TORONTO — A new report from Revera Inc. calls out shortcomings in the public health system’s handling of the COVID-19 pandemic, even as the for-profit long-term care operator faces flak for its part in recent outbreaks.
Revera chief executive Thomas Wellner and panel chairman Bob Bell wrote that the report, titled “A Perfect Storm” and released Monday, is aimed at informing other operators in the long-term home sector, preventing future outbreaks, and restoring the confidence of workers and families in the long-term care sector.
Revera’s report, compiled by the 10-member panel of government, corporate and academic health care specialists, comes amid mounting concern about the for-profit long-term care sector in Canada. Revera is a for-profit enterprise owned by the Public Sector Pension Investment board, which is a Crown corporation that operates at arm’s length from the federal government. Revera has previously said it does not ask PSP for funding.
Critics of Revera including NDP Leader Jagmeet Singh have called for the government to transfer the company’s facilities to public management.
A study published in the Canadian Medical Association Journal in August found the odds of an outbreak in for-profit homes like those run by Revera, were no greater than at non-profit residences. But the study also found that for-profit homes in Ontario were more likely to see more extensive COVID-19 outbreaks and a higher number of deaths.
After averaging an outbreak per day in Canada, the pandemic’s first wave resulted in 87 outbreaks at Revera residences, said the report, which covered events up to September. During that time, COVID-19 infected 874 residents and killed 266, a fatality rate of 30 per cent.
This autumn has brought new outbreaks to Revera homes as a second wave of infections sweeps the country.
The Revera report lobs several criticisms at government and public health officials that manage the sector at large.
Bell, for example, wrote in the report that he worried about a Revera manager who would have been devastated by the “thought of being unable to provide the best care for her residents – without provincial testing and without support from the barricaded health system surrounding her.”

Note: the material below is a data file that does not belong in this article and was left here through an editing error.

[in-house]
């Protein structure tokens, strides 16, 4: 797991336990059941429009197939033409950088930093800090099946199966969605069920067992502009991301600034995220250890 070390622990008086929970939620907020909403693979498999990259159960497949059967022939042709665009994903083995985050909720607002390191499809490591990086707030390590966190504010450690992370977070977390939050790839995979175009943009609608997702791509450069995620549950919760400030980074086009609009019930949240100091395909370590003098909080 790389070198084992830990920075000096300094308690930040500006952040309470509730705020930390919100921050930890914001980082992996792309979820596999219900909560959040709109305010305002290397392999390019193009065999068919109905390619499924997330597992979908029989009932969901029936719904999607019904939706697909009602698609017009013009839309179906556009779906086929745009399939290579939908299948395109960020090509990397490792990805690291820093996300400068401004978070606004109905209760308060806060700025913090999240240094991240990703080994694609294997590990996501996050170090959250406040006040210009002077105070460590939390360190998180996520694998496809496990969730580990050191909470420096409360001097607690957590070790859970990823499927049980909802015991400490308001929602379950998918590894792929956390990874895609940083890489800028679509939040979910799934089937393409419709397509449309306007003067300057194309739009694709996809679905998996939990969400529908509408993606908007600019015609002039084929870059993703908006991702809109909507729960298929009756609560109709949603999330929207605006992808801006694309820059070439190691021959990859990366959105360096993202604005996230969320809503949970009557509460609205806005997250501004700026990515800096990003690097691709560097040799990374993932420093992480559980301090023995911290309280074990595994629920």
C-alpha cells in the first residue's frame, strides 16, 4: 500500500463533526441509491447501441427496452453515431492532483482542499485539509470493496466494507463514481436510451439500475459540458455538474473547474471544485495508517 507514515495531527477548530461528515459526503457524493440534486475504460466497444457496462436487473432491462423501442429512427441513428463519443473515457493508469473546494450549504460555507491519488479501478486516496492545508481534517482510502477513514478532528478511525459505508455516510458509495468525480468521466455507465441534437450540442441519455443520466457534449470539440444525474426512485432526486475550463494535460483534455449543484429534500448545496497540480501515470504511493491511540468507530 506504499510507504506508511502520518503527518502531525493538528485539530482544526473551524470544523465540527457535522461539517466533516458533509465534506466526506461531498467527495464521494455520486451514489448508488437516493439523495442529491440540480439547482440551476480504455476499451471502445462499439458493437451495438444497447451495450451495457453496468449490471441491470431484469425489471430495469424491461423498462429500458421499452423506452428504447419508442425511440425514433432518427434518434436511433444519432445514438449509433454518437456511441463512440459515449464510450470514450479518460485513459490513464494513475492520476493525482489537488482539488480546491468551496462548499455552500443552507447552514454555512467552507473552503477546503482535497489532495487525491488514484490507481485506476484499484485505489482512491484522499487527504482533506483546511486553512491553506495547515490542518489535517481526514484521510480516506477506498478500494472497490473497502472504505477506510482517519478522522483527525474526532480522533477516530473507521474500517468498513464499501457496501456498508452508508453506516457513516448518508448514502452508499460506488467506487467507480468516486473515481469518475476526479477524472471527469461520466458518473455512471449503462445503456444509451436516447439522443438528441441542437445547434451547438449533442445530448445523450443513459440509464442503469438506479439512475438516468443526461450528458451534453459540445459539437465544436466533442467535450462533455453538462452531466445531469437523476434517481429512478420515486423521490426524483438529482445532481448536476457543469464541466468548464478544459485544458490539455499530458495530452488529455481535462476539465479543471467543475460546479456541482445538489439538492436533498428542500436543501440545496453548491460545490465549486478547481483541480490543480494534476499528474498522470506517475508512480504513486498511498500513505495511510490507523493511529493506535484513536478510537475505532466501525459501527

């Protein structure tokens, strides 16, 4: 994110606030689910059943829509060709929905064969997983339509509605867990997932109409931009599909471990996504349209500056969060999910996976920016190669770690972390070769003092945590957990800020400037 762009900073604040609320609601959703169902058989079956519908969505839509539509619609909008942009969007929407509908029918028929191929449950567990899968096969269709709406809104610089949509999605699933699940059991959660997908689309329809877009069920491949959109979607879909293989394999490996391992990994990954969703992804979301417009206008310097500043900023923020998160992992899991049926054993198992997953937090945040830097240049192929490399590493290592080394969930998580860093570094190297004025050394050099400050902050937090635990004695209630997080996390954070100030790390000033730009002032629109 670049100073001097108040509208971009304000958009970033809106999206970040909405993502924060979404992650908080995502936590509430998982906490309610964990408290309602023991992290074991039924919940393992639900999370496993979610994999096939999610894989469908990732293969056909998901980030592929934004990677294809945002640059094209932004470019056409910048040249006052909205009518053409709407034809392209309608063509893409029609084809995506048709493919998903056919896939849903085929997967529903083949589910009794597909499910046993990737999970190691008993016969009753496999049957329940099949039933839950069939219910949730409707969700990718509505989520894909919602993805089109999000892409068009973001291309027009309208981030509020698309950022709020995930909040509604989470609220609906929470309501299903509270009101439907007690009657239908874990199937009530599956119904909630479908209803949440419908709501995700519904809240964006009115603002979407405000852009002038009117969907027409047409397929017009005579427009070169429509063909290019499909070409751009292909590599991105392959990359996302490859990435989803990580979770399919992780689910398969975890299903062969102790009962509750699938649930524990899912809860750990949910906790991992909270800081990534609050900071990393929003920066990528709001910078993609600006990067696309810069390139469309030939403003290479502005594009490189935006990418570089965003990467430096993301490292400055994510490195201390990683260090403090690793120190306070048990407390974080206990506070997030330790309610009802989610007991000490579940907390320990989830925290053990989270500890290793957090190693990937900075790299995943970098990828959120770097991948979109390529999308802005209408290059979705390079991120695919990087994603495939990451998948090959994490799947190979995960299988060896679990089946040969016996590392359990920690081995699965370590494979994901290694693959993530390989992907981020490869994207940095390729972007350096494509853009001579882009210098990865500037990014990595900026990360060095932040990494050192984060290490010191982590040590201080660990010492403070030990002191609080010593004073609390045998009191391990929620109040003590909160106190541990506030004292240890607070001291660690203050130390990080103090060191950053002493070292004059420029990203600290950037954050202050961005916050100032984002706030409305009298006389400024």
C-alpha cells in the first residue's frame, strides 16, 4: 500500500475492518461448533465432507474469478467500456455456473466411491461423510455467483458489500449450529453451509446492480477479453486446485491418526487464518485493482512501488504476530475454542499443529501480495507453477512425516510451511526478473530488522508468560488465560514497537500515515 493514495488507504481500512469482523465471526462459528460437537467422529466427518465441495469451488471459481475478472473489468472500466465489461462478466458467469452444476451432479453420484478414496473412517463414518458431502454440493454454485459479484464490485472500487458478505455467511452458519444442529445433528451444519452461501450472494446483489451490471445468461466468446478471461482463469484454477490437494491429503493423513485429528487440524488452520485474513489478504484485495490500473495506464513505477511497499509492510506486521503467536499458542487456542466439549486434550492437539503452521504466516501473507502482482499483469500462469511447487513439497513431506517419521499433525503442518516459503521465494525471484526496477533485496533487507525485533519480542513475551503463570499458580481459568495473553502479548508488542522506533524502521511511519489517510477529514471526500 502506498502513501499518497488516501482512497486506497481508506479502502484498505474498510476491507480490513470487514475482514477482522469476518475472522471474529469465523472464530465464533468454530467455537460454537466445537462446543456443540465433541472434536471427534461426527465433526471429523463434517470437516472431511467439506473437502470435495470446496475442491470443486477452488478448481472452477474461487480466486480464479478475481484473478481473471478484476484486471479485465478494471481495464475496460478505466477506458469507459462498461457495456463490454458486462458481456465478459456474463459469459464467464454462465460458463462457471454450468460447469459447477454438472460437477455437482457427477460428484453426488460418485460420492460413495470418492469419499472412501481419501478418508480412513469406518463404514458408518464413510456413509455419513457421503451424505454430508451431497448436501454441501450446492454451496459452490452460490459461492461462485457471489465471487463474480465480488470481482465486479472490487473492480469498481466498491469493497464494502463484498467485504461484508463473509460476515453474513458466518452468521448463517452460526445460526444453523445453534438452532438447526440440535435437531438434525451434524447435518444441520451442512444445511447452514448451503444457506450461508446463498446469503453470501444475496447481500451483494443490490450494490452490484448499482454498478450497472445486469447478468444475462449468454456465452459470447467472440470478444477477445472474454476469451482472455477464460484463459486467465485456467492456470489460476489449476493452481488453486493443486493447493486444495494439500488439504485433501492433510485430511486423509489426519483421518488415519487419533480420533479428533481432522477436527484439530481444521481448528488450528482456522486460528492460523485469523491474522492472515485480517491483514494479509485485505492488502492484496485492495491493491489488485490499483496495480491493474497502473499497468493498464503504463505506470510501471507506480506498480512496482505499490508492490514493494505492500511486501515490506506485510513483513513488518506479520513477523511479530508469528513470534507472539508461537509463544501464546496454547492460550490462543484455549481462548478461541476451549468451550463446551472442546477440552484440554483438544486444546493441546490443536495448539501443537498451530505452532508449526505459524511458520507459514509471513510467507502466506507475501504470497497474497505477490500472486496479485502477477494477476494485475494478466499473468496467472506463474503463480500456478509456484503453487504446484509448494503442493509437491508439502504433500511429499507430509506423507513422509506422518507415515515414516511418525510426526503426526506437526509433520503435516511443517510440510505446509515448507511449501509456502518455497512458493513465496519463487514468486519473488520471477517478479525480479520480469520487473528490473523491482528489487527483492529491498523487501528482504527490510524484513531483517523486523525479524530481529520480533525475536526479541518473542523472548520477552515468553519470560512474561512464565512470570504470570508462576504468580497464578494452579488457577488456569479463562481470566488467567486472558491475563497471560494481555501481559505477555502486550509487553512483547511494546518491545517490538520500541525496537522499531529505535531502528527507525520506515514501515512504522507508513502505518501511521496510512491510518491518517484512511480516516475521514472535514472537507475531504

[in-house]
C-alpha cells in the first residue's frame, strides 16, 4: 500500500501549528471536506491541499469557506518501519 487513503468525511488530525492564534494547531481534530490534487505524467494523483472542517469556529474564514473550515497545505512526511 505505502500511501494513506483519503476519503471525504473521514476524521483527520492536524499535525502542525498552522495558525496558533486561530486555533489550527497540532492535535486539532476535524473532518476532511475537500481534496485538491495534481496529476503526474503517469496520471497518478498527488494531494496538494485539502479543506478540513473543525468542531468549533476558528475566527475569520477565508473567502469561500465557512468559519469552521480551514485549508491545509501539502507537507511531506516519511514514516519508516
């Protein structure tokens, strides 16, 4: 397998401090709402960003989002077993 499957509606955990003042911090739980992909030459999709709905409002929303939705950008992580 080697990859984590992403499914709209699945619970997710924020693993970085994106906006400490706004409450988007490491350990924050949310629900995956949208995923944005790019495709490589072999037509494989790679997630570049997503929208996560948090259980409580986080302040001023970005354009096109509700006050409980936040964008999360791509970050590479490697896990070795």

“(Long-term) care in Canada is not a sector that can operate in a silo. Home operators – private, not-for-profit and municipal – must rely on critical investment, input and co-operation from across the health system to function well,” the report said. “COVID-19 not only exposed cracks within the sector, but also the broken links between it and the system as a whole.”
Revera said 97 per cent of its residents’ infections during the first wave of COVID-19 were linked to the period before April 13, because governments did not recommend masks for long-term care workers until early April and reserved masks and other protective equipment for hospitals.
The report covers up to September and does not track the source of infections for the ongoing wave of COVID-19, when masking protocols were already in place.
But it says that staffers’ local communities were the main source of the first wave of infections after support workers, who make between $16 and $24 per hour, were banned from working at multiple sites for fear they would inadvertently “carry infection from one long term care home or retirement residence to another.”
Revera also said it needs more provinces to do COVID-19 testing every two weeks for all staff, not just during an outbreak. The report said local health authorities discouraged sending residents to testing sites.
“At one of Revera’s long term care homes, samples sent to a public health lab for testing were lost; in another case, test results were returned with confusing and incomplete information,” the report said. “(It) was not until early June that public health officials began visiting homes to provide regular testing to residents and staff in non-outbreak situations.”
The report also calls on governments to improve long-term care staffing, better train doctors on telemedicine, and speed up the approval process to modernize older homes — because that is where residents are more likely to share a room.
The report of nearly 100 pages concludes that Revera is already implementing many of the recommendations of the expert panel, which had “full editorial control” over the report and included several university-affiliated doctors or health policy experts.
However, Revera responded that some of the panel’s recommendations were aimed at “the broader system rather than Revera,” and that other recommendations couldn’t yet be fixed.
For example, Revera said it wasn’t yet feasible to follow the panel’s recommendations to move away from four-person rooms, hire full-time weekend nurses, free personal support workers from some reporting duties, staff a transitional wing for residents with COVID-19 cases, or lobby for immigration system changes to recruit more workers.
This report by The Canadian Press was first published Dec. 7, 2020.
Anita Balakrishnan, The Canadian Press